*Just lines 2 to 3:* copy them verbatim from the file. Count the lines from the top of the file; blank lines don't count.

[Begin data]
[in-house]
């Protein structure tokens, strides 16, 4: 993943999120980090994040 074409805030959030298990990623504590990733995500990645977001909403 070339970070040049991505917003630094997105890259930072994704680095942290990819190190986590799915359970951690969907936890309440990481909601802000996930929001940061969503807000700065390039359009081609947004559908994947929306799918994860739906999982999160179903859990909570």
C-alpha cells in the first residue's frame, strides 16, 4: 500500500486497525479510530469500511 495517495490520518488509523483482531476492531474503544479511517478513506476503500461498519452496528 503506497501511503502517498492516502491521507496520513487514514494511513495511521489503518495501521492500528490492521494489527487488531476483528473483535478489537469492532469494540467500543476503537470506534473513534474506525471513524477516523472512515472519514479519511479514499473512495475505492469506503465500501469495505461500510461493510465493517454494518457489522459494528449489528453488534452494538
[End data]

């Protein structure tokens, strides 16, 4: 993943999120980090994040 074409805030959030298990990623504590990733995500990645977001909403 070339970070040049991505917003630094997105890259930072994704680095942290990819190190986590799915359970951690969907936890309440990481909601802000996930929001940061969503807000700065390039359009081609947004559908994947929306799918994860739906999982999160179903859990909570």
C-alpha cells in the first residue's frame, strides 16, 4: 500500500486497525479510530469500511 495517495490520518488509523483482531476492531474503544479511517478513506476503500461498519452496528 503506497501511503502517498492516502491521507496520513487514514494511513495511521489503518495501521492500528490492521494489527487488531476483528473483535478489537469492532469494540467500543476503537470506534473513534474506525471513524477516523472512515472519514479519511479514499473512495475505492469506503465500501469495505461500510461493510465493517454494518457489522459494528449489528453488534452494538